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stepping stones of maritime history


The Stavenisse was a large flute not so much intended for intra-Asian trade, like most flutes used by the VOC, but for transport between the Netherlands and Asia.

The East-Indiaman Zutphen admiral of the return fleet of 1648 flanked by the flutes King of Poland and Noordmunster.

In December 1685, the Stavenisse left Bengal with destiny the Netherlands with a rich cargo (450,000 guilders). Because the ship was already fully loaded, it did not have to make a call at Ceylon, as many return ships from Bengal did. They set sail for Cape Town where a stopover was required.

After more than 2 months of sailing across the Indian Ocean, one of the helmsmen estimated that they were still 1,000 kilometers from the African coast, but another helmsman warned that they might encounter that coast sooner than expected.

Until the late 18th century, there was no method to determine the ship's position in terms of longitude. The estimate of the first-mentioned helmsman was therefore based exclusively on dead reckoning (the sum of the courses sailed and distances covered during approximately 70 days). The latter helmsman based his suspicion on the observed magnetic variation. This varies from place to place and if there are sufficiently reliable observations, this can provide an indication of the position.

Map of south Africa with the wreck of Stavenisse (enlarge the map)

However, this warning and the observations of the lookout were not taken into account enough and the ship ended up in the surf off the rocky coast of Natal on 16-2-1686.

It soon became apparent that the ship could no longer be saved. The barge of the Stavenisse in which a number of passengers tried to get to land capsized and most of them drowned. About 60 people on board managed to reach the coast by swimming or floating on driftwood. However, virtually nothing useful of the cargo or supplies washed ashore.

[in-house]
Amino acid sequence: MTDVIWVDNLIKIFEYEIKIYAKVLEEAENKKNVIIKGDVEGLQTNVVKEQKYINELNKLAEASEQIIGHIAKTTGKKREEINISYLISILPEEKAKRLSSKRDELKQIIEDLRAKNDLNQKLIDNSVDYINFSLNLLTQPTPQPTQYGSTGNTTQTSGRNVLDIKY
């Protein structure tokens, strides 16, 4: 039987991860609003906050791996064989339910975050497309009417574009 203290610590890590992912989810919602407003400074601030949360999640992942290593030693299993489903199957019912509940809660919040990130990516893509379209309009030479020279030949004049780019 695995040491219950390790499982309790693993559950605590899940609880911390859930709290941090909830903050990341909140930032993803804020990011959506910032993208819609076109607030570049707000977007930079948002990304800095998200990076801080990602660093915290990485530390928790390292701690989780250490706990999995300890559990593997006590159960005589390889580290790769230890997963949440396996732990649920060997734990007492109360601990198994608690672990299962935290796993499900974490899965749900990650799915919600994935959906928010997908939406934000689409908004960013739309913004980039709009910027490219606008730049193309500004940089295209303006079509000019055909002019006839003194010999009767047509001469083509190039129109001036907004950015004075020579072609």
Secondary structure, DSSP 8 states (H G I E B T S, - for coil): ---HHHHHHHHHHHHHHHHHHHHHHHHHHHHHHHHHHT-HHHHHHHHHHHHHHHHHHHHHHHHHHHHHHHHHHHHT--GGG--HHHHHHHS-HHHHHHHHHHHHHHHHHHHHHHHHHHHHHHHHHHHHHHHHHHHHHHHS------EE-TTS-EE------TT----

It was decided to try to get to the Cape Colony overland. However, skipper Knijf, the mates and some others returned to the wreck site after just a few days in the wilderness.

With [paid] help from the local Xhosa, a new ship was built from wreckage, first called the Natal vessel, later the Centaurus. Eleven Dutchmen from the Stavenisse and 8 Englishmen from two different stranded yachts.* reached the Cape with this yacht on March 1, 1687. There they brought the first news about the stranding of the Stavenisse.

Land route fails
The other group, led by boatswain Kind, plodded along the inhospitable land route. Some succumbed to hardship, fell prey to wild animals or lost their lives during raids by enemy tribes. The survivors were forced to return to the coast.

Terra Natal
During various subsequent expeditions from the Cape to this area, a total of approximately 20 of the survivors of the Stavenisse were picked up. Their favorable reports about the riches of the area prompted the Company to investigate whether there were trade opportunities.

Galjoot de Noord
The last (rescue) expedition was undertaken in 1689 with the galleon de Noord. The skipper had power of attorney to purchase land in the Bay of Natal. He made an agreement with the local Xhosa. Unfortunately, De Noord had an accident on the way back and the ownership papers were lost.

The three last found survivors of the Stavenisse were on board. Probably only one of them survived this second shipwreck. There are therefore no reports of possible actions taken later to recover cargo and inventory from the Stavenisse in addition to the people.


* The English yachts were stranded in the same area. During this period, an intensive shipping industry developed for the purchase of enslaved people in Madagascar with the aim of selling them in America. They had more or less settled in what the Portuguese called Terra de Natal, a good distance from the wreck site of the Stavenisse. 11 surviving Dutch people also went there.


Built: yard Middelburg, 1681

MasterKnijf, Willem
Length130 feet (39.6 m)
Width31 feet (9.4 m)
Draft13.5 feet (4.1 m)


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